History of Temporary Tattoos: Once upon a time there was a tattoo...

Have you ever wondered where or how the idea of ​​temporary tattoos was born? Well, it may not be one of your existential doubts, but if you have landed on this page you may feel a little bit curious.

Before starting this little story, I must clarify that there are several types of temporary tattoos, and all to some extent have a common origin: the permanent tattoo. Among the tattoos whose duration is limited we can find sticker-like tattoos —like the ones you'll find in this store!—, tattoos made with henna —common in Arabic and eastern countries, etc.—, those made with pens or airbrushes specially designed for the skin, and you can also find small portable printers that they distribute the ink directly on your skin.

It's unknown when man first felt the urge to decorate his skin, but researchers seem to agree that this practice has existed for at least 8000 years, although utensils and tools have been found that suggest an even earlier origin.

Numerous cultures across the globe developed different techniques and styles, often representing their beliefs or status.

 What is known is that the word "Tattoo" comes from the Tahitian "tatau". The acceptance and meaning of the tattoo has varied a lot throughout history and civilizations. In the TED Ed video above it is explained in an educative and fun way.

Although if you want a more complete story anecdotes included, we recommend this one.

We have already seen that the permanent tattoo has a long, long history. But what about the temporary tattoo?

The history of the temporary tattoo

Possibly the inspiration to develop temporary tattoos came from the wish to adorn our body in a non-permanent way. 

Because, let's face it: almost everyone has fantasized about getting a tattoo done sometimes. Tattoos are great but, in practice, entail certain drawbacks: you may think that you will get tired of them after a while, or that they will not represent you in a few years, or that you will not bear the pain, or that, with time and age, they will lose their attractiveness. All fair reasons to avoid the real ink.

Colorful miniature by French artist Jacques Le Moyne, "A Young Daughter of the Picts" (ca. 1585), showing a young woman in a head-to-toe floral tattoos.

But the idea of ​​getting a new tattoo every now and then —without the obligations— is certainly attractive, and it allows us to experiment without risk, as you do with clothes or makeup. 

It was a popcorn and peanut trademark, Cracker Jacks, the company that first brought temporary tattoos onto the mainstream market, as a promotional gift. They were included in their packaging in 1912, and that made the brand quite famous. The designs included themes such as pirates, clowns, and whales.

In the 70s fake tattoos became fashionable again, this time associated with many more products, from Star Wars movies to cartoon characters. The entertainment and food industry found out the temporary tattoo to be an interesting way to sell even more, ushering in the golden age of promotional temporary tattoos.

Not only could you buy them in your toy store, but it was common for food brands to give away tattoos of the most famous characters at that time —normally cartoons—. However, by then it was still common to refer to them as stickers.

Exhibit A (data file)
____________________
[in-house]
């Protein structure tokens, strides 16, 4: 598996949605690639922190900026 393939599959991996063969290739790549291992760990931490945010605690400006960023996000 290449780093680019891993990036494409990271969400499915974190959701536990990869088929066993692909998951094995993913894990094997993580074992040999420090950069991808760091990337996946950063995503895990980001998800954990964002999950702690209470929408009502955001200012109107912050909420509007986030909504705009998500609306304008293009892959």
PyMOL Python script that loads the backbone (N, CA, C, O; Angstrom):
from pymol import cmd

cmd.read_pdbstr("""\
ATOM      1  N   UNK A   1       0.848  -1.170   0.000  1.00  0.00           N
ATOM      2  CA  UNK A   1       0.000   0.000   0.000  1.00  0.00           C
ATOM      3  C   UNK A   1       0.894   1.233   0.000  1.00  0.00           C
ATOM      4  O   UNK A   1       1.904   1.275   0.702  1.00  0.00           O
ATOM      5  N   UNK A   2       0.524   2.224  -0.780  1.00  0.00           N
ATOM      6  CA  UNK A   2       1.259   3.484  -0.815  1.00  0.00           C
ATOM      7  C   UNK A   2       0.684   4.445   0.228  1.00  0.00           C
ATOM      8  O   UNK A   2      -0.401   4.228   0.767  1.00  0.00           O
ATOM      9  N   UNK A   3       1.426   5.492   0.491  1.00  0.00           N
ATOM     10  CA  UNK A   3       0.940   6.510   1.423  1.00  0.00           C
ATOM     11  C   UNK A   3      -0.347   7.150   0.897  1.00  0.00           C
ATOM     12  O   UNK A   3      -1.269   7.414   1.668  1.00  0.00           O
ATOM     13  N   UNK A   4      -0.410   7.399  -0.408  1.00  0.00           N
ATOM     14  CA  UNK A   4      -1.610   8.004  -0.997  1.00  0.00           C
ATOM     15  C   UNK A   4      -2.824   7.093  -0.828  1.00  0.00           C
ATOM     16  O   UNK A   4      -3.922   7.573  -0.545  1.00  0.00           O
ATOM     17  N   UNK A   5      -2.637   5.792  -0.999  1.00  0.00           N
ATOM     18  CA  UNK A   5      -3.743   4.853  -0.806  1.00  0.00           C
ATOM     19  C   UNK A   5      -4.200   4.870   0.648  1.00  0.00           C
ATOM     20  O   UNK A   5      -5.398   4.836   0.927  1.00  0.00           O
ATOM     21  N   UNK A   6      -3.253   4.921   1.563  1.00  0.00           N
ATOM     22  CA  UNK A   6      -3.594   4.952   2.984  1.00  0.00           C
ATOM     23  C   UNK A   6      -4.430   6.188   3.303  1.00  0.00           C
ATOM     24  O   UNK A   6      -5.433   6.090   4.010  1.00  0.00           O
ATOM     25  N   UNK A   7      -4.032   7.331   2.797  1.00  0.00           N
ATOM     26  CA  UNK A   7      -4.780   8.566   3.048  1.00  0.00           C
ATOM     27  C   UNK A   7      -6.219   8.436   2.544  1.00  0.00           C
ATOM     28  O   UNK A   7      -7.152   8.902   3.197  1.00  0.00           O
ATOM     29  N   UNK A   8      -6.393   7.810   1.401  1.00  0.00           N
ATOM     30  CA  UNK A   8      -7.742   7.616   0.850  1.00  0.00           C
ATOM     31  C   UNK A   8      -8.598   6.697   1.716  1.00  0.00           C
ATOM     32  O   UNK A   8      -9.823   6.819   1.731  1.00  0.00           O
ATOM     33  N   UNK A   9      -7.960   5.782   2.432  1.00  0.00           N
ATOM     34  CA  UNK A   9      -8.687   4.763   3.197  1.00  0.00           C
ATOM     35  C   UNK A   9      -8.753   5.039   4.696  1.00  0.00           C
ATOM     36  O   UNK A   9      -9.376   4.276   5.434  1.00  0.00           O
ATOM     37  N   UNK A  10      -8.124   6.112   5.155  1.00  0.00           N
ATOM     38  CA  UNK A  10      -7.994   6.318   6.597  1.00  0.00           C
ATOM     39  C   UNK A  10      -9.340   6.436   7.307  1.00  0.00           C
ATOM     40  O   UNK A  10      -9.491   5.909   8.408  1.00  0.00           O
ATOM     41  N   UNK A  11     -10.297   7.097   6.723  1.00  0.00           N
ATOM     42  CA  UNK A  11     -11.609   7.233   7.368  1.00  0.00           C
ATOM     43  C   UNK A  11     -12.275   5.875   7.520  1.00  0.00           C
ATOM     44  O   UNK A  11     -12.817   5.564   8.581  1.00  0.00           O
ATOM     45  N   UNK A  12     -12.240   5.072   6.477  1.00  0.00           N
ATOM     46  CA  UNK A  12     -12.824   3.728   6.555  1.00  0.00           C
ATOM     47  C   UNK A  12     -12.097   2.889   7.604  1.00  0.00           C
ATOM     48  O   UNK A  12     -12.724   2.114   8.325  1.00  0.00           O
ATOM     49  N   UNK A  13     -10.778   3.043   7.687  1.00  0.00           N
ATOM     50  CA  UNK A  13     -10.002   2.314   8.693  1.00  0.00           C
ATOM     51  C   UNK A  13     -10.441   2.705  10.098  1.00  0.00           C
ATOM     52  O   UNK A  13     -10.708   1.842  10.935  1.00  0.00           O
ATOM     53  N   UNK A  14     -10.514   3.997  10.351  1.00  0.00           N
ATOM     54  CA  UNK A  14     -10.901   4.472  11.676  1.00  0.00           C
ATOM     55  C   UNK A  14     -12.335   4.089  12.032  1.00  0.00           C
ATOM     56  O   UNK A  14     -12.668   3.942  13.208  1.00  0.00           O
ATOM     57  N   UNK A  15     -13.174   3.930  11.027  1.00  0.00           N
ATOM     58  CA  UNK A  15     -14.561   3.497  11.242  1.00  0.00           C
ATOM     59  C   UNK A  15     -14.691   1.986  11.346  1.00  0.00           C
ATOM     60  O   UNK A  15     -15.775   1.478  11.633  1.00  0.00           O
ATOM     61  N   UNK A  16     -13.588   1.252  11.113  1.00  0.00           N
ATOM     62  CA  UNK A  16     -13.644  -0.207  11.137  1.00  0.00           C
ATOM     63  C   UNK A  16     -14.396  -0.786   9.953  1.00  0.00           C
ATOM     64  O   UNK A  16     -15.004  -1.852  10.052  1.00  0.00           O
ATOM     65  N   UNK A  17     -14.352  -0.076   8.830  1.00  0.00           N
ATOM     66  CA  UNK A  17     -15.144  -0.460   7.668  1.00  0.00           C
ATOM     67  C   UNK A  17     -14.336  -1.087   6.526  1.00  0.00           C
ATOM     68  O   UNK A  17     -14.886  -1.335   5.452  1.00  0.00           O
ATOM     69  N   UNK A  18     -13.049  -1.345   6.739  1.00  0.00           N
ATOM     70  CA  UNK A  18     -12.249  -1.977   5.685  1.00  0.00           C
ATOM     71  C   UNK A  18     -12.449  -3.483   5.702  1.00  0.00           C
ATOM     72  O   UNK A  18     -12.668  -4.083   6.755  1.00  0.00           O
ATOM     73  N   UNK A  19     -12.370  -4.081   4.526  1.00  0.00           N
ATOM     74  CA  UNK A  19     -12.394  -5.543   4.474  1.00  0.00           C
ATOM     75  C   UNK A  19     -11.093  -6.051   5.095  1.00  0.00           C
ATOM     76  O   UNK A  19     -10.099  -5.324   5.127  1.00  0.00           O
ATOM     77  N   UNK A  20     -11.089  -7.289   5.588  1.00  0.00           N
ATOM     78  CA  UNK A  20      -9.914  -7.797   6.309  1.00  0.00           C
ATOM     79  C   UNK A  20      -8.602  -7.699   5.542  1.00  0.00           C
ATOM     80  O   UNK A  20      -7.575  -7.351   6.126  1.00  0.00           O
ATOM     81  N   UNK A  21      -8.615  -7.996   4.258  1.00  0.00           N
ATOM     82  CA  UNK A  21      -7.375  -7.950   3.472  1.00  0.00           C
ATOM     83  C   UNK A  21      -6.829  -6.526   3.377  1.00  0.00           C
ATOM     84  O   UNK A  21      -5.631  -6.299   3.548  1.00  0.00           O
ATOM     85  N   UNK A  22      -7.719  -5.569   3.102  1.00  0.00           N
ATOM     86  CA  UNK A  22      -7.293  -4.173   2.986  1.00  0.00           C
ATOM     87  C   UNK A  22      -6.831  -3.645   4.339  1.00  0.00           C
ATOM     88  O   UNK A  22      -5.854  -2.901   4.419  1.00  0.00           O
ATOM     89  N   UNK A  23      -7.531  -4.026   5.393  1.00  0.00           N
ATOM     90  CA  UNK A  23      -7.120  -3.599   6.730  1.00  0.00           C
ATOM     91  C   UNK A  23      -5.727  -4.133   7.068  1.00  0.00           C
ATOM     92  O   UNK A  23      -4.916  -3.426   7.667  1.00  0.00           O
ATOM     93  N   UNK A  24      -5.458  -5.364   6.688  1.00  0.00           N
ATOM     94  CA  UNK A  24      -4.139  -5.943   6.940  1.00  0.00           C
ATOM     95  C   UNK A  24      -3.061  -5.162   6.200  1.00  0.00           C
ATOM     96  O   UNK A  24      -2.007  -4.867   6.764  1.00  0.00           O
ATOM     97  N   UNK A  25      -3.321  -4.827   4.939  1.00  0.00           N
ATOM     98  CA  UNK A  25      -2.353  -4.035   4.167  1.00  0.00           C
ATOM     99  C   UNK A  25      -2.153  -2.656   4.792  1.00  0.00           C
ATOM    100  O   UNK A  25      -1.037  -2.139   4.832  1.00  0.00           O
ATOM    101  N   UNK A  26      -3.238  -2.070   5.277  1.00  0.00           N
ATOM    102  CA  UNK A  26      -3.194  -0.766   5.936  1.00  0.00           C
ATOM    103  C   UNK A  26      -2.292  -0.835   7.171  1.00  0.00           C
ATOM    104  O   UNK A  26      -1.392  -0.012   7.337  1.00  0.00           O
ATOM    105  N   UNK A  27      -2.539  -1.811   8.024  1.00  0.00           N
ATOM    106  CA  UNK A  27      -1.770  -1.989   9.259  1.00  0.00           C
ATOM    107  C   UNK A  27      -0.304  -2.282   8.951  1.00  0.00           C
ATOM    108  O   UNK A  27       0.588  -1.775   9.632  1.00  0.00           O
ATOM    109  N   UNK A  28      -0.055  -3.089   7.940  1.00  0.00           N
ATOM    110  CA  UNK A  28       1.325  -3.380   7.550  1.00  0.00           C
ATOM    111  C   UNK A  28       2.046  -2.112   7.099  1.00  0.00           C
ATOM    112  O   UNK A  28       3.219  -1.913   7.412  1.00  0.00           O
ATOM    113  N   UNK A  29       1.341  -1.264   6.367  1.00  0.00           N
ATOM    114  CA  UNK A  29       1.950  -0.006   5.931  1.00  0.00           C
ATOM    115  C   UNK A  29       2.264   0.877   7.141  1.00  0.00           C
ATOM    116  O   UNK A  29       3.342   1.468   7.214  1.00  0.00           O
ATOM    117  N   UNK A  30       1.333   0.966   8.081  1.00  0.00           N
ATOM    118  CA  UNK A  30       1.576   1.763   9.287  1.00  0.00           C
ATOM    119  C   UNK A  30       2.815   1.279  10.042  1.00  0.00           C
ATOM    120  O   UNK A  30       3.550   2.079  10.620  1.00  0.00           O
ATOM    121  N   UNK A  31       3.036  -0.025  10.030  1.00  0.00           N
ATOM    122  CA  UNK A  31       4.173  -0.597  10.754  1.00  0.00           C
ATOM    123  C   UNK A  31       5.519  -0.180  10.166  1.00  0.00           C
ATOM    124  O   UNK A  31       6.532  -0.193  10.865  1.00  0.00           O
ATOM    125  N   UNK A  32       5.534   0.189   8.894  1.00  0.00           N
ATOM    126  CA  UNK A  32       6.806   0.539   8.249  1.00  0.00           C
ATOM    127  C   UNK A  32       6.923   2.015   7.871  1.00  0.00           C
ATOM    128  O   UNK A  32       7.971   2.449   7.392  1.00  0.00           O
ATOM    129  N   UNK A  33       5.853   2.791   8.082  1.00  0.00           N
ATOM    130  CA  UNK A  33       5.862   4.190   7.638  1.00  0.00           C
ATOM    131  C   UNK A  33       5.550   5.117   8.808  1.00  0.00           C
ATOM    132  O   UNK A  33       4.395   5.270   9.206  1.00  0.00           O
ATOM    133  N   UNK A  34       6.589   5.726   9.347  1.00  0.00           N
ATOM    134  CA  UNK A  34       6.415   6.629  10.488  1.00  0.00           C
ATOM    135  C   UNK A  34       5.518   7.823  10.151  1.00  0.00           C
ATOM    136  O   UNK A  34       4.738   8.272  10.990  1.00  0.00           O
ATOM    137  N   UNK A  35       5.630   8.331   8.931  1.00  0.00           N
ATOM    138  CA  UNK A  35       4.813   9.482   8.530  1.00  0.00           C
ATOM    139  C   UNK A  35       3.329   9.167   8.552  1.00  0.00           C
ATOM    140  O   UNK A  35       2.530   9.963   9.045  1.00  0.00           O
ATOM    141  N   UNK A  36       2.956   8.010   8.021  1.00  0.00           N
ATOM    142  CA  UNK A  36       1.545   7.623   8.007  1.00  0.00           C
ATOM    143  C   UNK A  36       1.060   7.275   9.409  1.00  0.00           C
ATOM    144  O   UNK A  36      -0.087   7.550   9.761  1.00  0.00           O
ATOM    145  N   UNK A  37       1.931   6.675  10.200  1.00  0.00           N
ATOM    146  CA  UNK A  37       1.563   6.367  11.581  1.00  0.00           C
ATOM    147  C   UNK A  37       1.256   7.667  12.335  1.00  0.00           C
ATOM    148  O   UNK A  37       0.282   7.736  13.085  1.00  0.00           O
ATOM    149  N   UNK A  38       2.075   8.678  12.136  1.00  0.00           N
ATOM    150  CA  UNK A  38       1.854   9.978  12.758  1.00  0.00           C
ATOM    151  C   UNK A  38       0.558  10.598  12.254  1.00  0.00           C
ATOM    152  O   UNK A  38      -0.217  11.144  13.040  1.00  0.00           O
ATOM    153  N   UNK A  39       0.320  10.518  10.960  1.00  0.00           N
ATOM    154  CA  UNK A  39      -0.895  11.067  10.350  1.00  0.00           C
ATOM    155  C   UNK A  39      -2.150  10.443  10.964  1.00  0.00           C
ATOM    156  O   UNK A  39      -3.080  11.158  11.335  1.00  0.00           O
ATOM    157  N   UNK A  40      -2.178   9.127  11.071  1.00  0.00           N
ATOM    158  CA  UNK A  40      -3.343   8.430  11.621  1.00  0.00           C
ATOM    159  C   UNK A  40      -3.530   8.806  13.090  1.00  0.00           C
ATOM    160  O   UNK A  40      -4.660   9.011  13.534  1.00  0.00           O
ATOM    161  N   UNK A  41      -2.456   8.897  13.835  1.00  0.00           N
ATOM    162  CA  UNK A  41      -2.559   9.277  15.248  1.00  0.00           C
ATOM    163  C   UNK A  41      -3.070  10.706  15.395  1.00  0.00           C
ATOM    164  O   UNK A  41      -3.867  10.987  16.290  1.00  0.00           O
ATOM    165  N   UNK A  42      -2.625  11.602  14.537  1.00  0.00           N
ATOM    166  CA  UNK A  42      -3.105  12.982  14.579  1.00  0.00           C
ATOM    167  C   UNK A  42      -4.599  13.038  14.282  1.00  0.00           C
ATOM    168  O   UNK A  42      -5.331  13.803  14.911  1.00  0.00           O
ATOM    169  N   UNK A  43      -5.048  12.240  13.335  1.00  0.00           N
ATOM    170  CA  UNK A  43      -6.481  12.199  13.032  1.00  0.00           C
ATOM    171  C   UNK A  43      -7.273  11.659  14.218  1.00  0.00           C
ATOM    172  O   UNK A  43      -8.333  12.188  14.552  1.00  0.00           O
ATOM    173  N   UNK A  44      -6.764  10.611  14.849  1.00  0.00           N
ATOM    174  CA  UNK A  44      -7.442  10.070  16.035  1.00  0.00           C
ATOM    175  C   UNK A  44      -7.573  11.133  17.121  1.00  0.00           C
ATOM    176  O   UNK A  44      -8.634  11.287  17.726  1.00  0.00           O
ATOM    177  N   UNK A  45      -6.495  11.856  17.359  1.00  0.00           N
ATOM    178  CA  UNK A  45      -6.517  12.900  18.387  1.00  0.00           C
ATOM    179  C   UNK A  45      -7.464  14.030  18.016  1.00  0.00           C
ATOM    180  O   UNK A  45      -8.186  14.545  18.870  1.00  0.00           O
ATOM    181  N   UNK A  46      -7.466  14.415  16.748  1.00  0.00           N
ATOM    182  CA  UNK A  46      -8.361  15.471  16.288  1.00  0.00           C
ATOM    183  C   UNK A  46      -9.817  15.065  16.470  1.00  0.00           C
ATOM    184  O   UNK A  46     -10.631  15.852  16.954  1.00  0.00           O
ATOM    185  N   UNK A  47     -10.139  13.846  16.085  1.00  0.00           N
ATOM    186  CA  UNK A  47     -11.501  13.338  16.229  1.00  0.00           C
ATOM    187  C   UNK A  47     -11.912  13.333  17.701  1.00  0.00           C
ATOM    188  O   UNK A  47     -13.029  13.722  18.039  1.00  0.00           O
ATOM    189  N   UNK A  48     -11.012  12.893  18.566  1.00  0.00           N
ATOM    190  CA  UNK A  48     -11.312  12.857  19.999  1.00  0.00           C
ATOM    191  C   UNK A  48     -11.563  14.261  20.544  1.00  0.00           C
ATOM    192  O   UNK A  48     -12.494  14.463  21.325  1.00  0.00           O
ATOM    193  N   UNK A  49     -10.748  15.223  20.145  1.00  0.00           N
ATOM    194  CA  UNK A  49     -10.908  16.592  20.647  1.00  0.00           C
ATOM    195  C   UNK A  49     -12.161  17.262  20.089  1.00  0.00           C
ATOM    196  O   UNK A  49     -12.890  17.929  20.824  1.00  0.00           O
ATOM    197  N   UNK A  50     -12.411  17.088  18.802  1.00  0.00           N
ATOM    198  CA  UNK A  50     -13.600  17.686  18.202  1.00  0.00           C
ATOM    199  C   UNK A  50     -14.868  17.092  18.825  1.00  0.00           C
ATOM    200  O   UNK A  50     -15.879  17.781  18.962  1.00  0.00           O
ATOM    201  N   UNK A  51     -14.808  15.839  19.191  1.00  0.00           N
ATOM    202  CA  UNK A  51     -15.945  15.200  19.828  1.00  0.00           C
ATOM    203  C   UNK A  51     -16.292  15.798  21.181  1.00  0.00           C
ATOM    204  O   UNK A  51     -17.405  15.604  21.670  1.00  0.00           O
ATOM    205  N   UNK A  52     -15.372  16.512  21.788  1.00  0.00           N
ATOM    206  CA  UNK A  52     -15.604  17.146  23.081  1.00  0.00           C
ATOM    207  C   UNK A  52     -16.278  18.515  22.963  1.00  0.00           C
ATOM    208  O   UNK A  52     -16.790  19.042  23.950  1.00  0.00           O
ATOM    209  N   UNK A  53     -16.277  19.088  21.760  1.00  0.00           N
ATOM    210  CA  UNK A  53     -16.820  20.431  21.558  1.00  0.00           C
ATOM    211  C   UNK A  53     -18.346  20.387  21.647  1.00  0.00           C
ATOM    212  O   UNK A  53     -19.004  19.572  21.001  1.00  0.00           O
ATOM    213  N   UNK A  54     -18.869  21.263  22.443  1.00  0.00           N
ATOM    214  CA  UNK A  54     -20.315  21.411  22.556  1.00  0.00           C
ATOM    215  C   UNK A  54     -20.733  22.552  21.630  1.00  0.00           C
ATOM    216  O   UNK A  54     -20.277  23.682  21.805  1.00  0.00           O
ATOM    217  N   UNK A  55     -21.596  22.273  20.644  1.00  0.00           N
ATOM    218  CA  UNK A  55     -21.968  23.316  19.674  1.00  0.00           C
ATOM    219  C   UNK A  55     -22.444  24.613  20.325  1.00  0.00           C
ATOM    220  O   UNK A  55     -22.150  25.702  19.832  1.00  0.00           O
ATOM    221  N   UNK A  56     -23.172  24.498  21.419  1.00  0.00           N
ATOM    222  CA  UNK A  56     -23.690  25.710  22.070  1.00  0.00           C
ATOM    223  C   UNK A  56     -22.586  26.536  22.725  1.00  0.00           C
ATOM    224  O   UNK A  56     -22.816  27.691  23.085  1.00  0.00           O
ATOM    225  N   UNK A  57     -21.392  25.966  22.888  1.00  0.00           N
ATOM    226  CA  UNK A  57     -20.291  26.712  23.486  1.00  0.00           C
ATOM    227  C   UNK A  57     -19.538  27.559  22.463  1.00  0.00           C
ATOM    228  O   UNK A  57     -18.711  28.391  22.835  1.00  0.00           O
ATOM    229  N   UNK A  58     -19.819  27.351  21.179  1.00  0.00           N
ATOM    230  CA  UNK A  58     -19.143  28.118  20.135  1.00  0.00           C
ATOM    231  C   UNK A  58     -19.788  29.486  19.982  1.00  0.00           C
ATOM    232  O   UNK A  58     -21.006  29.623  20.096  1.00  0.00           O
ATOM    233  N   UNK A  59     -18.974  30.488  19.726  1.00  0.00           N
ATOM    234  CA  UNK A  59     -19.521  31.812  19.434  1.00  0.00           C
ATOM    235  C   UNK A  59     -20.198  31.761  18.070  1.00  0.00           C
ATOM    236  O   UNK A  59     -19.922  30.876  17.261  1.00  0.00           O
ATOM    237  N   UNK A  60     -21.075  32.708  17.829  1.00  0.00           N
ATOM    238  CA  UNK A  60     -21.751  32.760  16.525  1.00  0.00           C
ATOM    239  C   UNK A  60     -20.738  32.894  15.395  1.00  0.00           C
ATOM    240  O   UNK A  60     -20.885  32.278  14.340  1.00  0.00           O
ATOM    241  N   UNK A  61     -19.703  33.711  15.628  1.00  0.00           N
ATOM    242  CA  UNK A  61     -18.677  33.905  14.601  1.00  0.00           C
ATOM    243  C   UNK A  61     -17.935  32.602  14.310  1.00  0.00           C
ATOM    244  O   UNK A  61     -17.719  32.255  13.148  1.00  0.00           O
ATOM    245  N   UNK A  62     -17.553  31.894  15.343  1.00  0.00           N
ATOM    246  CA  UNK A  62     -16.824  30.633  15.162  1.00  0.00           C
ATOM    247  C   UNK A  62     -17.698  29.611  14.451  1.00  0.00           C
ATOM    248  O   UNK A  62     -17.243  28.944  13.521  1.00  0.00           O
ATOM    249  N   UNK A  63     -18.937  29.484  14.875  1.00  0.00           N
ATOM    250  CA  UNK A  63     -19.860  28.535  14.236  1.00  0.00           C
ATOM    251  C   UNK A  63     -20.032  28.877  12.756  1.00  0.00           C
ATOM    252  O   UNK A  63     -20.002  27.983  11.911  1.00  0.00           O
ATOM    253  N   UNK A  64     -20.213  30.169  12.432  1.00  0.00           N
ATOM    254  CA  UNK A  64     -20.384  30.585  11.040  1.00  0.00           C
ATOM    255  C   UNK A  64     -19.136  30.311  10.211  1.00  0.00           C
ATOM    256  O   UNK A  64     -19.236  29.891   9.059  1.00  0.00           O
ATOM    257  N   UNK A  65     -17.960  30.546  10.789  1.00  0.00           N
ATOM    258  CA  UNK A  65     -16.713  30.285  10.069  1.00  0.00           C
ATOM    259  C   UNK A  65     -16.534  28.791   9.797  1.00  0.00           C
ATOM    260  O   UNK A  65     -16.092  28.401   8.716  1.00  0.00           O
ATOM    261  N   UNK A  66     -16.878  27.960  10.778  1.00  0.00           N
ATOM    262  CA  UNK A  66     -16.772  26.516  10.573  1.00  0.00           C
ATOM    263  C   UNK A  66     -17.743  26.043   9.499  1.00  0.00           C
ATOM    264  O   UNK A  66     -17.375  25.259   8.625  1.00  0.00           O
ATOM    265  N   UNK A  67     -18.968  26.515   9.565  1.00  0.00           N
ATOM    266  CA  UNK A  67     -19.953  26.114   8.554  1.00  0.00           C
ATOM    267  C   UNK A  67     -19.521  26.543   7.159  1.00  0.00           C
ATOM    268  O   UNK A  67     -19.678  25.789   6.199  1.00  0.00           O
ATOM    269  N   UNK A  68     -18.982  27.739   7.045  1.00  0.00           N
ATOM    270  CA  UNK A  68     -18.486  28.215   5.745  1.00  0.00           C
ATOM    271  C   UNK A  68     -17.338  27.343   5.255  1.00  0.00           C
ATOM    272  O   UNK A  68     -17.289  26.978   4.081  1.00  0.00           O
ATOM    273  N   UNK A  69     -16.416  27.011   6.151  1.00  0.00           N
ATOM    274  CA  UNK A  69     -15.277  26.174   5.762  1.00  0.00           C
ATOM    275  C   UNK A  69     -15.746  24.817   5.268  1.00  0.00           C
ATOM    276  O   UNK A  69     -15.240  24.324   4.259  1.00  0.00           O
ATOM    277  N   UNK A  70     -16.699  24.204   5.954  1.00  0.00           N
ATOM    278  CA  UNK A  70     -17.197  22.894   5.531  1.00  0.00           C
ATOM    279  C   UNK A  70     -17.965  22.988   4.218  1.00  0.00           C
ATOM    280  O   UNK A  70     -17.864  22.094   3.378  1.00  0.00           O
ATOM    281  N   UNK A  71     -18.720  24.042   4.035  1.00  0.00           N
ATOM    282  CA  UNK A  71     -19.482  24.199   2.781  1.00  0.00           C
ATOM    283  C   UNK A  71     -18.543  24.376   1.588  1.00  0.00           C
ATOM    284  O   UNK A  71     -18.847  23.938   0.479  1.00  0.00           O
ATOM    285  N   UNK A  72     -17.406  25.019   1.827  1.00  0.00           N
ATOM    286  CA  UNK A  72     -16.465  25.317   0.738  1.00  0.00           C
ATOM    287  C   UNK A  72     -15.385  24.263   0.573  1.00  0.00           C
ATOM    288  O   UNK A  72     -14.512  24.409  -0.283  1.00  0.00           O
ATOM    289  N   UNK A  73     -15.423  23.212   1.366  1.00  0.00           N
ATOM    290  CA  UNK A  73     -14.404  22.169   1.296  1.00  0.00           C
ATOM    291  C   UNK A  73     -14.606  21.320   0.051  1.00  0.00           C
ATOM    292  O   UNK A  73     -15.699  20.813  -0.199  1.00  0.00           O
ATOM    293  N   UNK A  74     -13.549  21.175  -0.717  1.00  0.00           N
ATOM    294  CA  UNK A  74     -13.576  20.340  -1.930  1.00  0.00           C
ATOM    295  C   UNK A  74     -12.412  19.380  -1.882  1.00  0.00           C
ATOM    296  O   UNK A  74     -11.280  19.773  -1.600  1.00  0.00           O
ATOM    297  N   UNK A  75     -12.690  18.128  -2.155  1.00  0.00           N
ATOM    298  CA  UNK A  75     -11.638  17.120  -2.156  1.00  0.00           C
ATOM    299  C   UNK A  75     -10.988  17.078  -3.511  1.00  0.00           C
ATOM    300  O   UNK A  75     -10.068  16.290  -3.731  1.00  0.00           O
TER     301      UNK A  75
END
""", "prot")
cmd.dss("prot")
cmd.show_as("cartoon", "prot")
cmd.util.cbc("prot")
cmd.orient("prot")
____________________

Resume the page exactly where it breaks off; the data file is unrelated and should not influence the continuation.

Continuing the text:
The 1980s also brought us technological innovations in this product, in terms of components and possibilities. The American company 3M even managed to create tattoos with incorporated scents, which smelled when rubbed.

But it was in the 90s where the use of temporary tattoos really exploded, and not only for children: teenagers and some celebrities began to use them to define their style and give their parents a good fright.

With the arrival of the new century, the temporary tattoo continued to gain more and more followers not only among teens. Also adults began to feel seduced by the possibility of decorating their skin on a crazy night without major consequences.

In 2010, temporary tattoos finally reached the top of the hill. And I’m talking about haute couture designers. Numerous brands, such as Chanel, Dior o Rodarte created and distributed their own designs —as we already explained in this post—, in addition showcasing them in their fashion events.

A few years later, we have a whole burgeoning market dedicated to temporary tattoos, with celebrities like Beyonce selling their own designs and catwalks around the world incorporating them into their shows. Various innovations in ingredients and printing methods allow for even more variations, such as metallic or glow-in-the-dark tattoos.

Millennials are the main adopters, as they love to cover their bodies with tattoos every time they go to a music festival or film a new video for TikTok, while fashion bloggers incorporate them into the looks that they will later spread on their social networks. But the truth is that anyone can get a temporary tattoo, regardless of age, culture, skin color, or taste.

Fake Tattoos Nowadays

Currently, temporary tattoos are considered a cosmetic product, and as such they must comply with very strict cosmetic regulations that are slightly different between different countries or geographical areas. This regulation, which of course in Tempo Tattoo we strictly comply with, guarantees that all the ingredients used in its manufacture are safe and have been tested to avoid allergies or reactions.

In Europe, the applicable regulation is (EC) 1223/2009, while in the United States, the Food and Drug Administration (FDA) is in charge of defining the requirements that must be met.

And now that you know everything you need to know about temporary tattoos… Have you thought about trying one yourself? Why don’t you take a look at our catalog?


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